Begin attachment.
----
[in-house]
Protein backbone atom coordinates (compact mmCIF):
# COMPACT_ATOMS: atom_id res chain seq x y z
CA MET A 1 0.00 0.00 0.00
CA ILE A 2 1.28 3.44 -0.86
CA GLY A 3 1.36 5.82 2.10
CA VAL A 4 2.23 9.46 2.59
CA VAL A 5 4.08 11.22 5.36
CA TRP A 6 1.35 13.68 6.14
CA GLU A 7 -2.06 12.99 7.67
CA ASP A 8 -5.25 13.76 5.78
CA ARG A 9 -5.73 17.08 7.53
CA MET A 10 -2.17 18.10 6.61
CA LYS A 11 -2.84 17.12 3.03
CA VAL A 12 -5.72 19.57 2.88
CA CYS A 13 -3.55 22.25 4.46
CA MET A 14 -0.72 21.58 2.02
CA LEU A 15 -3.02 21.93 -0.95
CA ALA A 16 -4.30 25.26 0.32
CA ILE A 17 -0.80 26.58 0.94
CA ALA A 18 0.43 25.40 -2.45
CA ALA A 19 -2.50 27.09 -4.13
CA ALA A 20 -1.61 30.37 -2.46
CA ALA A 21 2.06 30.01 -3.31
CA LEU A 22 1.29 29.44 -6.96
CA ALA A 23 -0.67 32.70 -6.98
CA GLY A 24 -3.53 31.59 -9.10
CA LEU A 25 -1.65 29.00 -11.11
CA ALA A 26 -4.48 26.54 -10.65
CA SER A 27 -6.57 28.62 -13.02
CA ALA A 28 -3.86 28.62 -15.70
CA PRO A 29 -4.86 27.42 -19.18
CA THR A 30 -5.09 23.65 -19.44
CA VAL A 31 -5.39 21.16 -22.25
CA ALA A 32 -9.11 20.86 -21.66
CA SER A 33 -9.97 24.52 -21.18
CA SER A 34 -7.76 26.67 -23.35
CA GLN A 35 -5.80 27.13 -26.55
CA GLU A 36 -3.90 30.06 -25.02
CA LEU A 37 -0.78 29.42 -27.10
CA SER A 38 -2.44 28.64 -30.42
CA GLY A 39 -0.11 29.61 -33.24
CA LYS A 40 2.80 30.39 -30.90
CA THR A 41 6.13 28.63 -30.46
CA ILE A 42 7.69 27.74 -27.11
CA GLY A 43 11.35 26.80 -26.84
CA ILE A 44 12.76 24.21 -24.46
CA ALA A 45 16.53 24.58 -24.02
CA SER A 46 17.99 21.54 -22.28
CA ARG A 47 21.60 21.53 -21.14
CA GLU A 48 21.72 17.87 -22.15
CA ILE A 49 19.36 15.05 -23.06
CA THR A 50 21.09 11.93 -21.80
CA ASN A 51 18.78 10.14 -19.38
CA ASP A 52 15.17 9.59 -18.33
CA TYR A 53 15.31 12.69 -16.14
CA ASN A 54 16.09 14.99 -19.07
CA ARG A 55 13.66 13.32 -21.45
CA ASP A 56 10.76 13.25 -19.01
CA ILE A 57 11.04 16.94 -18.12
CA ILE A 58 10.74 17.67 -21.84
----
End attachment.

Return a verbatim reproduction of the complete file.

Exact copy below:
[in-house]
Protein backbone atom coordinates (compact mmCIF):
# COMPACT_ATOMS: atom_id res chain seq x y z
CA MET A 1 0.00 0.00 0.00
CA ILE A 2 1.28 3.44 -0.86
CA GLY A 3 1.36 5.82 2.10
CA VAL A 4 2.23 9.46 2.59
CA VAL A 5 4.08 11.22 5.36
CA TRP A 6 1.35 13.68 6.14
CA GLU A 7 -2.06 12.99 7.67
CA ASP A 8 -5.25 13.76 5.78
CA ARG A 9 -5.73 17.08 7.53
CA MET A 10 -2.17 18.10 6.61
CA LYS A 11 -2.84 17.12 3.03
CA VAL A 12 -5.72 19.57 2.88
CA CYS A 13 -3.55 22.25 4.46
CA MET A 14 -0.72 21.58 2.02
CA LEU A 15 -3.02 21.93 -0.95
CA ALA A 16 -4.30 25.26 0.32
CA ILE A 17 -0.80 26.58 0.94
CA ALA A 18 0.43 25.40 -2.45
CA ALA A 19 -2.50 27.09 -4.13
CA ALA A 20 -1.61 30.37 -2.46
CA ALA A 21 2.06 30.01 -3.31
CA LEU A 22 1.29 29.44 -6.96
CA ALA A 23 -0.67 32.70 -6.98
CA GLY A 24 -3.53 31.59 -9.10
CA LEU A 25 -1.65 29.00 -11.11
CA ALA A 26 -4.48 26.54 -10.65
CA SER A 27 -6.57 28.62 -13.02
CA ALA A 28 -3.86 28.62 -15.70
CA PRO A 29 -4.86 27.42 -19.18
CA THR A 30 -5.09 23.65 -19.44
CA VAL A 31 -5.39 21.16 -22.25
CA ALA A 32 -9.11 20.86 -21.66
CA SER A 33 -9.97 24.52 -21.18
CA SER A 34 -7.76 26.67 -23.35
CA GLN A 35 -5.80 27.13 -26.55
CA GLU A 36 -3.90 30.06 -25.02
CA LEU A 37 -0.78 29.42 -27.10
CA SER A 38 -2.44 28.64 -30.42
CA GLY A 39 -0.11 29.61 -33.24
CA LYS A 40 2.80 30.39 -30.90
CA THR A 41 6.13 28.63 -30.46
CA ILE A 42 7.69 27.74 -27.11
CA GLY A 43 11.35 26.80 -26.84
CA ILE A 44 12.76 24.21 -24.46
CA ALA A 45 16.53 24.58 -24.02
CA SER A 46 17.99 21.54 -22.28
CA ARG A 47 21.60 21.53 -21.14
CA GLU A 48 21.72 17.87 -22.15
CA ILE A 49 19.36 15.05 -23.06
CA THR A 50 21.09 11.93 -21.80
CA ASN A 51 18.78 10.14 -19.38
CA ASP A 52 15.17 9.59 -18.33
CA TYR A 53 15.31 12.69 -16.14
CA ASN A 54 16.09 14.99 -19.07
CA ARG A 55 13.66 13.32 -21.45
CA ASP A 56 10.76 13.25 -19.01
CA ILE A 57 11.04 16.94 -18.12
CA ILE A 58 10.74 17.67 -21.84